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The dramatic revelations of the #MeToo movement have ex- posed the extent to which workplace sexual harassment is en- demic and concealed across different industries. #MeToo has also shed light on the use of non-disclosure agreements (“NDAs”) by harassers to conceal their pattern of repeated mis- conduct. While there has been strong public condemnation of NDAs in the wake of the #MeToo movement, there is limited case law on the question of whether contracts such as NDAs are legally enforceable when used to settle claims of sexual har- assment that do not amount to criminal conduct.
While federal and state legislatures continue to debate the benefits of legislating against such agreements, this Note ana- lyzes the viability of the common law public policy analysis to hold such NDAs unenforceable. Given that most states do not have specific statutes directly addressing sexual harassment NDAs, courts should look to a broad range of state legislation as relevant in considering the public policy interests counseling toward finding such NDAs unenforceable. Accordingly, this Note analyzes public policy considerations derived from three types of state law: restrictions on the use of NDAs in instances of sexual harassment, prohibitions of workplace harassment, and limitations on the concealment of public hazards.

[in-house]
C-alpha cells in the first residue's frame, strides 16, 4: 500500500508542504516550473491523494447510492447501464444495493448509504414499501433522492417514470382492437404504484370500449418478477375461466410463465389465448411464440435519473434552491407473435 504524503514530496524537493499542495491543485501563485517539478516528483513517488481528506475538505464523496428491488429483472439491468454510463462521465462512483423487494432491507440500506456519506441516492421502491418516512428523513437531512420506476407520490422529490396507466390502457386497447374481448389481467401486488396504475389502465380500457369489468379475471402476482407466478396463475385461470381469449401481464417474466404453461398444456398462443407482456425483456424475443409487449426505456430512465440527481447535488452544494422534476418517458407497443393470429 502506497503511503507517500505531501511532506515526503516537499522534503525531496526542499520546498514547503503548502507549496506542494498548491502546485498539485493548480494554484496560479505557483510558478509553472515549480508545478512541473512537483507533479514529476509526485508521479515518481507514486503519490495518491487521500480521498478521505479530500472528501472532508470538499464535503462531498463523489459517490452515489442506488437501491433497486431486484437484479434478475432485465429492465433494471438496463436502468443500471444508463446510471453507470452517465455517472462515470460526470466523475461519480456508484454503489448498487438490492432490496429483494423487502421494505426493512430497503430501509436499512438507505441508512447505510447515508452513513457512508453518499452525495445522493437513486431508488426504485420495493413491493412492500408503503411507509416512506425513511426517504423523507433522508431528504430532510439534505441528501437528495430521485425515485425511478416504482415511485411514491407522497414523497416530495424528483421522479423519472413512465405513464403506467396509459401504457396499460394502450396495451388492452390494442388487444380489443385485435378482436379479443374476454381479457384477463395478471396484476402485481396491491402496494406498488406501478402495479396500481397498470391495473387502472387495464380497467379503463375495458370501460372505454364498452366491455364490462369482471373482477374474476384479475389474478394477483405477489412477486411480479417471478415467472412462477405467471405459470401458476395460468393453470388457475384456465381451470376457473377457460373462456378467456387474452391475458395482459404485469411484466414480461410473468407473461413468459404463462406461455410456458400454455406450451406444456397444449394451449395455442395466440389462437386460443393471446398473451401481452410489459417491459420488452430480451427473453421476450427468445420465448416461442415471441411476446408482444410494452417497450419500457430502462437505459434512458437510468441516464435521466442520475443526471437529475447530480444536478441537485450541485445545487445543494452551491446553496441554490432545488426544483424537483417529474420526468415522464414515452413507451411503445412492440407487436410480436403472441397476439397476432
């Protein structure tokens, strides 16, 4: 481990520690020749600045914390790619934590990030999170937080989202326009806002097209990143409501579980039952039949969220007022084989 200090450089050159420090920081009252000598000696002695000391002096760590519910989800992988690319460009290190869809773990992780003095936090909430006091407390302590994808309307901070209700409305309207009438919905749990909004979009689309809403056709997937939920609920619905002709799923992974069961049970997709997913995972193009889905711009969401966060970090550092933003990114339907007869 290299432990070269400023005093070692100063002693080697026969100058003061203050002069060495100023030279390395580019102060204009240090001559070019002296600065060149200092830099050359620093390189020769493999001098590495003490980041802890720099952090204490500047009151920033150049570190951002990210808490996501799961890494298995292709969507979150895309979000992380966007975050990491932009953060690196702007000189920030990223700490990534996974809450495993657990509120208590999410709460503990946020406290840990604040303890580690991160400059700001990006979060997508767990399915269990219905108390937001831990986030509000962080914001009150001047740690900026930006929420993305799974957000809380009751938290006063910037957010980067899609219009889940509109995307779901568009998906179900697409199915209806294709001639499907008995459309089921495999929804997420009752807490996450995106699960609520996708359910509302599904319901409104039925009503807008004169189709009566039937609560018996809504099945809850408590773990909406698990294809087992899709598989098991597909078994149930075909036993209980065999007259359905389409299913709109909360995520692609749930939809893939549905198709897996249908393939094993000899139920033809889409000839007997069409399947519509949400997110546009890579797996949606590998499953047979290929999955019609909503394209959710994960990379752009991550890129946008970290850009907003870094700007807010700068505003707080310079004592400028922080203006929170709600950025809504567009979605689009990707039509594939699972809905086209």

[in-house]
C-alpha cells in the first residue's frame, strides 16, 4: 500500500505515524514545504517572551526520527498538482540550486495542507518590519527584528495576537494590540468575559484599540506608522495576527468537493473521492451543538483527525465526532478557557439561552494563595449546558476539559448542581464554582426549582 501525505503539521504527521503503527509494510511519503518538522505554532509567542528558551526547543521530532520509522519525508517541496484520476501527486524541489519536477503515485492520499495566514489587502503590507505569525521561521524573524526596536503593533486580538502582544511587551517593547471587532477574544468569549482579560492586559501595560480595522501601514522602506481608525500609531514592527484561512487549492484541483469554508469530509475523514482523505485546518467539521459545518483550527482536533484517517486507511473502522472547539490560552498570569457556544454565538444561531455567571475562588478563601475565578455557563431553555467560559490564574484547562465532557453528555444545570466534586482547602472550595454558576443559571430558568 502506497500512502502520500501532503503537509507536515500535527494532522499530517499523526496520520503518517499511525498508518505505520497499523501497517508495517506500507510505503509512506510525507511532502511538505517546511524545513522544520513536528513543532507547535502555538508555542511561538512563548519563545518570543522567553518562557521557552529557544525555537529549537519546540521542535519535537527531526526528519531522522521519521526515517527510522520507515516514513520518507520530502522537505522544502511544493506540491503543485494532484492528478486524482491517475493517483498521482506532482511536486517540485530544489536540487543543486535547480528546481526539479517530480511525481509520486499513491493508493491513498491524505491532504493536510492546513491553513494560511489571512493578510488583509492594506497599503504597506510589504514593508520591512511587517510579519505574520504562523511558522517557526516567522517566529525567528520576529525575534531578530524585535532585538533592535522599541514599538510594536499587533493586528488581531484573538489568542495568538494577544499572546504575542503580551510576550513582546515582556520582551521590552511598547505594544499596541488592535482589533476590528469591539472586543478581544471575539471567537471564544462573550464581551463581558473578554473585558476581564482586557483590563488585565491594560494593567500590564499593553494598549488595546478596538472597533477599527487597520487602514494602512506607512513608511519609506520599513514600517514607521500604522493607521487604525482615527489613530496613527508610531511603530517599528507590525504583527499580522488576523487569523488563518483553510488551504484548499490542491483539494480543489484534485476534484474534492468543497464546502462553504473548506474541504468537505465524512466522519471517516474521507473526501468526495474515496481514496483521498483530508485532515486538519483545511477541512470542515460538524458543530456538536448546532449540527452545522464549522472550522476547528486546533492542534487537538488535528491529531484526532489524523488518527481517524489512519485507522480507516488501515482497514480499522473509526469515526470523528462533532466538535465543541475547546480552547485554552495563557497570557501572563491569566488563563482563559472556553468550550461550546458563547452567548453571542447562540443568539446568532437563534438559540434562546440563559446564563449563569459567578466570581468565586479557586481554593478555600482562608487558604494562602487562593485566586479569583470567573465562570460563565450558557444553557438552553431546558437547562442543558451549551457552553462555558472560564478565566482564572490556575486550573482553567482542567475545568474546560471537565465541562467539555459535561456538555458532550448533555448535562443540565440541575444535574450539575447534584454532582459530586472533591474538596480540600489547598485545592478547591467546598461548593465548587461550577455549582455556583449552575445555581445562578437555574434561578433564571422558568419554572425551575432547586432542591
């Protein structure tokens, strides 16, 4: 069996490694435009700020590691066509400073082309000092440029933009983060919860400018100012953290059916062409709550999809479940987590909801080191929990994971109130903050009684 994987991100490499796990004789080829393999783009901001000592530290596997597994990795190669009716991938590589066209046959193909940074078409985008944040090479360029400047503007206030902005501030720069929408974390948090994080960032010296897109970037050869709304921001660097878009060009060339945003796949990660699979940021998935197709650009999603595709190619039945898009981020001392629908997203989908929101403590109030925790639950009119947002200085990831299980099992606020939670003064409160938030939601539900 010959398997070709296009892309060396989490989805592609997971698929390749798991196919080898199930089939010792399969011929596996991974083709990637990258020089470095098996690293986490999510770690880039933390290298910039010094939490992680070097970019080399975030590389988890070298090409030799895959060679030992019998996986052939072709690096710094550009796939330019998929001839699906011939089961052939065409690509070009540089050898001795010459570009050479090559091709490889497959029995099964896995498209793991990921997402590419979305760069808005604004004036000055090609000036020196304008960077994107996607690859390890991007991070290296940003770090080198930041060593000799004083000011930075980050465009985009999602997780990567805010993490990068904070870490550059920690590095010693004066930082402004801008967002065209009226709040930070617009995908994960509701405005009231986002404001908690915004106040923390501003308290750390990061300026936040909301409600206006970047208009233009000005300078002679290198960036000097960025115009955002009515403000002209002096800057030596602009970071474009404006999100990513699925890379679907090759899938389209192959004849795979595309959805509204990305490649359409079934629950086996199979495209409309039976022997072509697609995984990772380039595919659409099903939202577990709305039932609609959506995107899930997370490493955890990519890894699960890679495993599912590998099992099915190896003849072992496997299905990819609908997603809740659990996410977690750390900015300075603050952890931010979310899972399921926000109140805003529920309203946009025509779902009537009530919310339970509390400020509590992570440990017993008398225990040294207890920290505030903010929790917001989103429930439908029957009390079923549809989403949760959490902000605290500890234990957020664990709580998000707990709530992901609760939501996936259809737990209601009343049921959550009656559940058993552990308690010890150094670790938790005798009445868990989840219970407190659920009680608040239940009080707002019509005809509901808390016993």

Even in states without any such legislation, this Note urges state courts, when determining whether to enforce sexual har- assment NDAs, to more actively weigh the benefits of enforcing the contractual will of private parties against potential harms to the public welfare. Workplace sexual harassment is a public policy issue that is worsened by the continued use of NDAs. In concealing workplace sexual misconduct, NDAs prevent soci- ety, through private and state actors, from addressing the problem itself and threaten public safety and welfare by allow- ing offenders to potentially harm future workers. Without NDAs as protection, companies will be exposed to reputational damage and potential shareholder litigation when sexual har- assment news becomes public knowledge. Indeed, this threat of future reputational harm could be an effective way to encour- age corporations to change their internal policies relating to workplace misconduct.
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